To be fair, Jane had agreed that they should do this. And she had been the first one to swing the hammer. And the bathroom was pretty awful. But maybe they should have stopped with the floor tile instead of moving on to the back splash. And then probably they shouldn’t have decided the shower tiles needed go to. And, yeah, even though the ceiling in the bathroom was ridiculously low compared to the rest of the building, and yeah, Thor – and even Erik – had to stoop to get their hair under the shower head, they definitely shouldn’t have pulled down the sheet rock. But there was no reason that they couldn’t stop now. No reason to make a bad thing worse. No matter how ugly the wallpaper was, they did not have to take down the walls. Even if it was really, really ugly. Even if Jane had been having a really, really bad day. And Erik was visiting the University, where Jane wouldn’t go anymore, so she couldn’t talk science with him. And Thor was in the desert communing with Heimdall, so no big muscles were around for hugs, or anything else. And Darcy knew Jane was so tired of secluding herself in the ghost town that Puente Antigo had become just because every time she got a little overwhelmed she exploded things. Or smashed things. Or accidentally teleported. Just a tiny bit.
Darcy’s most recent trip to California had been less than stellar. The only member of the thesis committee who had the security clearance to review her source material had been called to Washington for a consultation, so her defense would be delayed. Tony Stark had crashed the girls’ night she had planned with Pepper; the desserts that Pepper sent home with her as an apology were delicious and expensive, but not as good as watching a bad movie and complaining about trade tariffs. Her Little Sister was being removed from another foster home. And, oh yeah, she had been shot and nearly trapped in a burning building. Darcy refused to even contemplate the awkward and absolutely mortifying rescue-turned-brush-off that had been her first ever encounter with Captain America. Although he hadn’t been wearing the suit, so she supposed it was an encounter with Steve Rogers, which made the brush off even more embarrassing, since the dude was like a hundred years old and a wanted fugitive so –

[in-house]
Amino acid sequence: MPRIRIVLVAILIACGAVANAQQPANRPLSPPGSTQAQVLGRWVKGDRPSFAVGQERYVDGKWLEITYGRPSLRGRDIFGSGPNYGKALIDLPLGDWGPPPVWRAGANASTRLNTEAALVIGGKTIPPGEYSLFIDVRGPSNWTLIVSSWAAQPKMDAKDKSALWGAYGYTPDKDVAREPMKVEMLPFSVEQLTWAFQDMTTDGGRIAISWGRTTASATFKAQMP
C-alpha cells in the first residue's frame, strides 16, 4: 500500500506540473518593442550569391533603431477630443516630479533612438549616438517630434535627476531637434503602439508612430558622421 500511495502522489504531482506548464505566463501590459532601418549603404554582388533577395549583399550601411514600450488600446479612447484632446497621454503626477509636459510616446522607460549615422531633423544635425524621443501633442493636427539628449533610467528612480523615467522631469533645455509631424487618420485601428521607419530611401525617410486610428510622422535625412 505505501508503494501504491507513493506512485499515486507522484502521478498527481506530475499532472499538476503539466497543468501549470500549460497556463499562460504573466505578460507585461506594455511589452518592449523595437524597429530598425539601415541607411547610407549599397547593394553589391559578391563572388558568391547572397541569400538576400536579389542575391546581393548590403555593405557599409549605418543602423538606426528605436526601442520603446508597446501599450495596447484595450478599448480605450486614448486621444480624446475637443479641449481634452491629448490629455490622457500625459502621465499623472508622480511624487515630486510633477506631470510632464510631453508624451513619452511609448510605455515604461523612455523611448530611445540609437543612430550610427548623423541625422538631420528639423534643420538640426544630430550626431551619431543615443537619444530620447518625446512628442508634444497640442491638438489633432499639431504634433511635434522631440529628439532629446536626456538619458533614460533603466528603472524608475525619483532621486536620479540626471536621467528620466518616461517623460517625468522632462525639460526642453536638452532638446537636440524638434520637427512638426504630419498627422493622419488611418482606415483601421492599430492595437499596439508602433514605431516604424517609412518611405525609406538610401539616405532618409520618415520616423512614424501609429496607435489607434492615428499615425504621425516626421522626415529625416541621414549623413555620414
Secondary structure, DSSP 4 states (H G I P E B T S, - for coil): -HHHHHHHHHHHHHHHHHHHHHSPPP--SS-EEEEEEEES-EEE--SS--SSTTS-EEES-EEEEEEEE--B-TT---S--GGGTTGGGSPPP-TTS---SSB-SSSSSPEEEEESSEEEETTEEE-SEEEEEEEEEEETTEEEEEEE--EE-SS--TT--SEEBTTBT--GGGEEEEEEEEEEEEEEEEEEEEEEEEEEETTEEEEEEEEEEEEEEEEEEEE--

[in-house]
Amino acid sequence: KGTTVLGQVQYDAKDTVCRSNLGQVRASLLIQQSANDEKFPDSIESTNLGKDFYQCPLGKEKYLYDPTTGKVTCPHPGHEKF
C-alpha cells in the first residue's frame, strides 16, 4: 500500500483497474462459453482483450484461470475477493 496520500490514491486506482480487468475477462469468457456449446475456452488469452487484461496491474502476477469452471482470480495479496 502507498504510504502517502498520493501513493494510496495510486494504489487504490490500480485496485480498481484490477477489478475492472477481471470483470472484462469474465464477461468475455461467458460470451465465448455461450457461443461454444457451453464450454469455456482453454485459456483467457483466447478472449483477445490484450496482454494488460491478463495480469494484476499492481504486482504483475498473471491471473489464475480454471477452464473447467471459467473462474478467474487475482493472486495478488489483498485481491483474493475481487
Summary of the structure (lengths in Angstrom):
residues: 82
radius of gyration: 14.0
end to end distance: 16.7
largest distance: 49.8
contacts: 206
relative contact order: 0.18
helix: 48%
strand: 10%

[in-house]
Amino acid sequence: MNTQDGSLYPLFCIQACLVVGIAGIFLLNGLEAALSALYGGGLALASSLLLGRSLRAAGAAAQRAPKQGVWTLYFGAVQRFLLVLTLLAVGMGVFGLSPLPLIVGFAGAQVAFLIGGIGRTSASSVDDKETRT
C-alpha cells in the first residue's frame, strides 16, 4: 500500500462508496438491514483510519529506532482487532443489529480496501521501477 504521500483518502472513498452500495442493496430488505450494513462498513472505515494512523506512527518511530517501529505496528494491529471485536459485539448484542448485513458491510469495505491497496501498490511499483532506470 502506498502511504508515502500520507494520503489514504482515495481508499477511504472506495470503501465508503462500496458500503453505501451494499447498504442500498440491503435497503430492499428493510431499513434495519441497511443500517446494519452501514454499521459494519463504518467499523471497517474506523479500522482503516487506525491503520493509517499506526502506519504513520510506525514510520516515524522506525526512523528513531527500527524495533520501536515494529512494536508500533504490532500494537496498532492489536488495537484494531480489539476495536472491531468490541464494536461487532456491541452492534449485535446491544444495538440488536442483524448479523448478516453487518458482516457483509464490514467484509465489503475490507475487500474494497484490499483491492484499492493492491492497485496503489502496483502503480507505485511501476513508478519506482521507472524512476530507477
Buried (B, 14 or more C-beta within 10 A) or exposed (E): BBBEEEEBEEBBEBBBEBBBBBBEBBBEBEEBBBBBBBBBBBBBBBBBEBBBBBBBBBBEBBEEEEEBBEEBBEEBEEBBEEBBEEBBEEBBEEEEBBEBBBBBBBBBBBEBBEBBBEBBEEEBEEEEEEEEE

And there she was thinking about it again. Dammit. Stupid brain. Stupid hormones. Stupid square jaws and big hands and conviction to the ideals that make up the foundation of an equitable working governance by the people for the – God Dammit!
The minute she had returned to the showroom, Darcy had taken one look at Jane and known her best friend/landlord/quasi-employer wasn’t doing well either. So, she had come up with the plan. One: Drink Tequila. B: Eat doggie bags of tiny cheesecakes from Pepper Potts. Three: There hadn’t actually been a three until the drinking had commenced and then the subsequent conversation about the disgustingness of the bathroom. Which was followed by the painter’s plastic. And so on. And so on. It had seemed logical at the time.
“Yeah,” Jane sighed. “It was just.”
Darcy’s arm was aching somewhere on the far side of her buzz, and she reminded herself to get out the saran wrap before she washed her hair because she couldn’t get the stitches wet. “Holy fuck,” Darcy blurted out. “Where the hell are we going to shower tomorrow?”